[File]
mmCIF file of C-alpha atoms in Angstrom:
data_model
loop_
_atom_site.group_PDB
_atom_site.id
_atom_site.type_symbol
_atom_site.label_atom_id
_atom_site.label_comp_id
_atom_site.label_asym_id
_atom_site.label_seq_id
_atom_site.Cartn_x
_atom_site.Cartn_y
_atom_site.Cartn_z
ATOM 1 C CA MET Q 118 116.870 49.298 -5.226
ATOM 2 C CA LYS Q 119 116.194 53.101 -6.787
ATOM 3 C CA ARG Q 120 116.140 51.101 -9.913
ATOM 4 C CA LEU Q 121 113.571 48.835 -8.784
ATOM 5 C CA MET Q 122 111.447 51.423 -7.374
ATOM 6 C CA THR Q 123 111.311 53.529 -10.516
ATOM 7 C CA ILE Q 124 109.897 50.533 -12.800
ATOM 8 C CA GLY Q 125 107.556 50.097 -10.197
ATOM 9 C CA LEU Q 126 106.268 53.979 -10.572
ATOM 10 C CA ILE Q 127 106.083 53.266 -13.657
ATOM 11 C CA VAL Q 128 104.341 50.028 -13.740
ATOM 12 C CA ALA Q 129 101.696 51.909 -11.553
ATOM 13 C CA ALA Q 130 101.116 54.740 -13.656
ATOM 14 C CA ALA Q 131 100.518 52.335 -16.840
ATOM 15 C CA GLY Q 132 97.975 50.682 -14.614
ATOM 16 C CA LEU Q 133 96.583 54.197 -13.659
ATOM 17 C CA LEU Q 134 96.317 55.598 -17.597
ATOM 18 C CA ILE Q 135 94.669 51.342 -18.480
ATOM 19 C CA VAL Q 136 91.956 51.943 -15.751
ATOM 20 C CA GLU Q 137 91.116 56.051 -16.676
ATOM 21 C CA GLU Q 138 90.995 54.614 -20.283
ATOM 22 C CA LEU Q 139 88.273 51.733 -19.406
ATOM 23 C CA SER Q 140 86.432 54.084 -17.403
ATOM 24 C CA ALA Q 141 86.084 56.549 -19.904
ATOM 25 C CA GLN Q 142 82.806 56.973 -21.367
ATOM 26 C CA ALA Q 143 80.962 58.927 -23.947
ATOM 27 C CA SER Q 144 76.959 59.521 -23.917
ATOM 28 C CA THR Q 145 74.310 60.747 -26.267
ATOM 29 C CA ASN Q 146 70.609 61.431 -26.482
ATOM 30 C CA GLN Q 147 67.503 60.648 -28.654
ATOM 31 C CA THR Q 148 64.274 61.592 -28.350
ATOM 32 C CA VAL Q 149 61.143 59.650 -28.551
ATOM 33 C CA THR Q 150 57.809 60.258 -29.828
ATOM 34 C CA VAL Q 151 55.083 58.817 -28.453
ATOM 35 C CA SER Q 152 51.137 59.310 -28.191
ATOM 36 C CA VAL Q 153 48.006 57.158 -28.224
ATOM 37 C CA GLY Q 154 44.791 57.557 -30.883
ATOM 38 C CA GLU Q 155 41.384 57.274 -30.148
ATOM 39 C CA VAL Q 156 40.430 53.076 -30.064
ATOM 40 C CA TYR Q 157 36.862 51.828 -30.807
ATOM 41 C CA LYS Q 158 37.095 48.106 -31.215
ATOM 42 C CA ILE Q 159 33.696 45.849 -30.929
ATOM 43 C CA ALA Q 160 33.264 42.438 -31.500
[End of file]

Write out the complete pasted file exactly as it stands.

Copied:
mmCIF file of C-alpha atoms in Angstrom:
data_model
loop_
_atom_site.group_PDB
_atom_site.id
_atom_site.type_symbol
_atom_site.label_atom_id
_atom_site.label_comp_id
_atom_site.label_asym_id
_atom_site.label_seq_id
_atom_site.Cartn_x
_atom_site.Cartn_y
_atom_site.Cartn_z
ATOM 1 C CA MET Q 118 116.870 49.298 -5.226
ATOM 2 C CA LYS Q 119 116.194 53.101 -6.787
ATOM 3 C CA ARG Q 120 116.140 51.101 -9.913
ATOM 4 C CA LEU Q 121 113.571 48.835 -8.784
ATOM 5 C CA MET Q 122 111.447 51.423 -7.374
ATOM 6 C CA THR Q 123 111.311 53.529 -10.516
ATOM 7 C CA ILE Q 124 109.897 50.533 -12.800
ATOM 8 C CA GLY Q 125 107.556 50.097 -10.197
ATOM 9 C CA LEU Q 126 106.268 53.979 -10.572
ATOM 10 C CA ILE Q 127 106.083 53.266 -13.657
ATOM 11 C CA VAL Q 128 104.341 50.028 -13.740
ATOM 12 C CA ALA Q 129 101.696 51.909 -11.553
ATOM 13 C CA ALA Q 130 101.116 54.740 -13.656
ATOM 14 C CA ALA Q 131 100.518 52.335 -16.840
ATOM 15 C CA GLY Q 132 97.975 50.682 -14.614
ATOM 16 C CA LEU Q 133 96.583 54.197 -13.659
ATOM 17 C CA LEU Q 134 96.317 55.598 -17.597
ATOM 18 C CA ILE Q 135 94.669 51.342 -18.480
ATOM 19 C CA VAL Q 136 91.956 51.943 -15.751
ATOM 20 C CA GLU Q 137 91.116 56.051 -16.676
ATOM 21 C CA GLU Q 138 90.995 54.614 -20.283
ATOM 22 C CA LEU Q 139 88.273 51.733 -19.406
ATOM 23 C CA SER Q 140 86.432 54.084 -17.403
ATOM 24 C CA ALA Q 141 86.084 56.549 -19.904
ATOM 25 C CA GLN Q 142 82.806 56.973 -21.367
ATOM 26 C CA ALA Q 143 80.962 58.927 -23.947
ATOM 27 C CA SER Q 144 76.959 59.521 -23.917
ATOM 28 C CA THR Q 145 74.310 60.747 -26.267
ATOM 29 C CA ASN Q 146 70.609 61.431 -26.482
ATOM 30 C CA GLN Q 147 67.503 60.648 -28.654
ATOM 31 C CA THR Q 148 64.274 61.592 -28.350
ATOM 32 C CA VAL Q 149 61.143 59.650 -28.551
ATOM 33 C CA THR Q 150 57.809 60.258 -29.828
ATOM 34 C CA VAL Q 151 55.083 58.817 -28.453
ATOM 35 C CA SER Q 152 51.137 59.310 -28.191
ATOM 36 C CA VAL Q 153 48.006 57.158 -28.224
ATOM 37 C CA GLY Q 154 44.791 57.557 -30.883
ATOM 38 C CA GLU Q 155 41.384 57.274 -30.148
ATOM 39 C CA VAL Q 156 40.430 53.076 -30.064
ATOM 40 C CA TYR Q 157 36.862 51.828 -30.807
ATOM 41 C CA LYS Q 158 37.095 48.106 -31.215
ATOM 42 C CA ILE Q 159 33.696 45.849 -30.929
ATOM 43 C CA ALA Q 160 33.264 42.438 -31.500